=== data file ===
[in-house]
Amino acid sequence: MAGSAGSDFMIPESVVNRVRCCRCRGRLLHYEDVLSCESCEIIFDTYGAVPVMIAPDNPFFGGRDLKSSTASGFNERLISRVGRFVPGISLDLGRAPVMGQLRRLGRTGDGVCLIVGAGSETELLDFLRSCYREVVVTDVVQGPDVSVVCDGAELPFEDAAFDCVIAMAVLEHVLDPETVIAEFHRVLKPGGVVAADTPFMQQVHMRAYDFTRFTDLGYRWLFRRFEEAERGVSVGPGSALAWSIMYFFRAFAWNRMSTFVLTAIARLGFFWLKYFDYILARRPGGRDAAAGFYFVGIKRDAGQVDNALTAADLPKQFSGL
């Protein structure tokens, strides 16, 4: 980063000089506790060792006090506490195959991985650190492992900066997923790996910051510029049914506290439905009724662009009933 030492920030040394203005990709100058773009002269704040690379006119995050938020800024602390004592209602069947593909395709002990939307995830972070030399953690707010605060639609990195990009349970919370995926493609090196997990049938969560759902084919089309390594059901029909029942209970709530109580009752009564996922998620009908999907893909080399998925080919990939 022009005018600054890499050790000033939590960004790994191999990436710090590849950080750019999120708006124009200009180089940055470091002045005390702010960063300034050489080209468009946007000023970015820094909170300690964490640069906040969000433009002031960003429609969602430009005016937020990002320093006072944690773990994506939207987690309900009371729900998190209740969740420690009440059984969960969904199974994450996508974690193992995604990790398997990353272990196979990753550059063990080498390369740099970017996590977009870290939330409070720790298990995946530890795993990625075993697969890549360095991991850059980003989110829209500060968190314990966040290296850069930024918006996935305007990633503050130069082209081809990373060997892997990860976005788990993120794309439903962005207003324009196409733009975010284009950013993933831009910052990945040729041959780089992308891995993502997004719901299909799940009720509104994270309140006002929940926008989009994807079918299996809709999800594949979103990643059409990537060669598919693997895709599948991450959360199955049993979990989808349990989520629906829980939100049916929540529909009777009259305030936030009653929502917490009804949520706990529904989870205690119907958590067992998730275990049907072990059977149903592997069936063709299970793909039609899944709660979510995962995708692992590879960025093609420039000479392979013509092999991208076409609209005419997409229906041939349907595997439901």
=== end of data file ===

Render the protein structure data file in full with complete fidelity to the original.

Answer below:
[in-house]
Amino acid sequence: MAGSAGSDFMIPESVVNRVRCCRCRGRLLHYEDVLSCESCEIIFDTYGAVPVMIAPDNPFFGGRDLKSSTASGFNERLISRVGRFVPGISLDLGRAPVMGQLRRLGRTGDGVCLIVGAGSETELLDFLRSCYREVVVTDVVQGPDVSVVCDGAELPFEDAAFDCVIAMAVLEHVLDPETVIAEFHRVLKPGGVVAADTPFMQQVHMRAYDFTRFTDLGYRWLFRRFEEAERGVSVGPGSALAWSIMYFFRAFAWNRMSTFVLTAIARLGFFWLKYFDYILARRPGGRDAAAGFYFVGIKRDAGQVDNALTAADLPKQFSGL
């Protein structure tokens, strides 16, 4: 980063000089506790060792006090506490195959991985650190492992900066997923790996910051510029049914506290439905009724662009009933 030492920030040394203005990709100058773009002269704040690379006119995050938020800024602390004592209602069947593909395709002990939307995830972070030399953690707010605060639609990195990009349970919370995926493609090196997990049938969560759902084919089309390594059901029909029942209970709530109580009752009564996922998620009908999907893909080399998925080919990939 022009005018600054890499050790000033939590960004790994191999990436710090590849950080750019999120708006124009200009180089940055470091002045005390702010960063300034050489080209468009946007000023970015820094909170300690964490640069906040969000433009002031960003429609969602430009005016937020990002320093006072944690773990994506939207987690309900009371729900998190209740969740420690009440059984969960969904199974994450996508974690193992995604990790398997990353272990196979990753550059063990080498390369740099970017996590977009870290939330409070720790298990995946530890795993990625075993697969890549360095991991850059980003989110829209500060968190314990966040290296850069930024918006996935305007990633503050130069082209081809990373060997892997990860976005788990993120794309439903962005207003324009196409733009975010284009950013993933831009910052990945040729041959780089992308891995993502997004719901299909799940009720509104994270309140006002929940926008989009994807079918299996809709999800594949979103990643059409990537060669598919693997895709599948991450959360199955049993979990989808349990989520629906829980939100049916929540529909009777009259305030936030009653929502917490009804949520706990529904989870205690119907958590067992998730275990049907072990059977149903592997069936063709299970793909039609899944709660979510995962995708692992590879960025093609420039000479392979013509092999991208076409609209005419997409229906041939349907595997439901």